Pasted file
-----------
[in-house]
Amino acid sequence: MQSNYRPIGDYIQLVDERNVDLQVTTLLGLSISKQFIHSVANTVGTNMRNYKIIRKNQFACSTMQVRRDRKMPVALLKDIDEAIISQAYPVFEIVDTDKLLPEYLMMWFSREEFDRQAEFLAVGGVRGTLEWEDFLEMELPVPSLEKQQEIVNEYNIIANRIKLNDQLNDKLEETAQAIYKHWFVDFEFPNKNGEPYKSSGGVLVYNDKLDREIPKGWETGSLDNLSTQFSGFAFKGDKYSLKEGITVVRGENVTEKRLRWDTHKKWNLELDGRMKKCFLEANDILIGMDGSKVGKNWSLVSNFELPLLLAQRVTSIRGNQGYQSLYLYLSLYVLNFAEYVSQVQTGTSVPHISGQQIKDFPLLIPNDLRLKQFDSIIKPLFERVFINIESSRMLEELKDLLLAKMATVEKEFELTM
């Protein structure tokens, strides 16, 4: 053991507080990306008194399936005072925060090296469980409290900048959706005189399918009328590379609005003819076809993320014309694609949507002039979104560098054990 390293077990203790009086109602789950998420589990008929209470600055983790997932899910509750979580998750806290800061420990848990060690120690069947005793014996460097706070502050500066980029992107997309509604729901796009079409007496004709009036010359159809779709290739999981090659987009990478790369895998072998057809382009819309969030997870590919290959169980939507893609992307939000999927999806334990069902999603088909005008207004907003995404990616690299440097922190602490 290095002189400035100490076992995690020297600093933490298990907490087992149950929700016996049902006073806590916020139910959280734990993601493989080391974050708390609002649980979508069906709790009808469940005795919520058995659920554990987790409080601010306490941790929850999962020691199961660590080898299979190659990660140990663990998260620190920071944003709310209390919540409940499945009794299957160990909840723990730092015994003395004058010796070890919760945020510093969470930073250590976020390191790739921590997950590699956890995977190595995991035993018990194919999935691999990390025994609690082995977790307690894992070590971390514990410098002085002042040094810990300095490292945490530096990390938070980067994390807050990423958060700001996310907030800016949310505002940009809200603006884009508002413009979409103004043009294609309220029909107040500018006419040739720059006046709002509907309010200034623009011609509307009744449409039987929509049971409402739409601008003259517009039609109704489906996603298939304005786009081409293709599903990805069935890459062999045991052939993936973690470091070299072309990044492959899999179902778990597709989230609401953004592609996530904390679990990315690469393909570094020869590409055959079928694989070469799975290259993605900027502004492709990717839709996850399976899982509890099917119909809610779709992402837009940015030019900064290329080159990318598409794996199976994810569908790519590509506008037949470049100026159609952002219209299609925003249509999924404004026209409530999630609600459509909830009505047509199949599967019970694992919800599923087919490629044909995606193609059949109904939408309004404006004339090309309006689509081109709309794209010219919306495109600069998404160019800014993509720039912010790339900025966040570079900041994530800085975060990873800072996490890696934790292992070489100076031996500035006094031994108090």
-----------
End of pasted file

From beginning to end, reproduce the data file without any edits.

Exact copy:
[in-house]
Amino acid sequence: MQSNYRPIGDYIQLVDERNVDLQVTTLLGLSISKQFIHSVANTVGTNMRNYKIIRKNQFACSTMQVRRDRKMPVALLKDIDEAIISQAYPVFEIVDTDKLLPEYLMMWFSREEFDRQAEFLAVGGVRGTLEWEDFLEMELPVPSLEKQQEIVNEYNIIANRIKLNDQLNDKLEETAQAIYKHWFVDFEFPNKNGEPYKSSGGVLVYNDKLDREIPKGWETGSLDNLSTQFSGFAFKGDKYSLKEGITVVRGENVTEKRLRWDTHKKWNLELDGRMKKCFLEANDILIGMDGSKVGKNWSLVSNFELPLLLAQRVTSIRGNQGYQSLYLYLSLYVLNFAEYVSQVQTGTSVPHISGQQIKDFPLLIPNDLRLKQFDSIIKPLFERVFINIESSRMLEELKDLLLAKMATVEKEFELTM
């Protein structure tokens, strides 16, 4: 053991507080990306008194399936005072925060090296469980409290900048959706005189399918009328590379609005003819076809993320014309694609949507002039979104560098054990 390293077990203790009086109602789950998420589990008929209470600055983790997932899910509750979580998750806290800061420990848990060690120690069947005793014996460097706070502050500066980029992107997309509604729901796009079409007496004709009036010359159809779709290739999981090659987009990478790369895998072998057809382009819309969030997870590919290959169980939507893609992307939000999927999806334990069902999603088909005008207004907003995404990616690299440097922190602490 290095002189400035100490076992995690020297600093933490298990907490087992149950929700016996049902006073806590916020139910959280734990993601493989080391974050708390609002649980979508069906709790009808469940005795919520058995659920554990987790409080601010306490941790929850999962020691199961660590080898299979190659990660140990663990998260620190920071944003709310209390919540409940499945009794299957160990909840723990730092015994003395004058010796070890919760945020510093969470930073250590976020390191790739921590997950590699956890995977190595995991035993018990194919999935691999990390025994609690082995977790307690894992070590971390514990410098002085002042040094810990300095490292945490530096990390938070980067994390807050990423958060700001996310907030800016949310505002940009809200603006884009508002413009979409103004043009294609309220029909107040500018006419040739720059006046709002509907309010200034623009011609509307009744449409039987929509049971409402739409601008003259517009039609109704489906996603298939304005786009081409293709599903990805069935890459062999045991052939993936973690470091070299072309990044492959899999179902778990597709989230609401953004592609996530904390679990990315690469393909570094020869590409055959079928694989070469799975290259993605900027502004492709990717839709996850399976899982509890099917119909809610779709992402837009940015030019900064290329080159990318598409794996199976994810569908790519590509506008037949470049100026159609952002219209299609925003249509999924404004026209409530999630609600459509909830009505047509199949599967019970694992919800599923087919490629044909995606193609059949109904939408309004404006004339090309309006689509081109709309794209010219919306495109600069998404160019800014993509720039912010790339900025966040570079900041994530800085975060990873800072996490890696934790292992070489100076031996500035006094031994108090």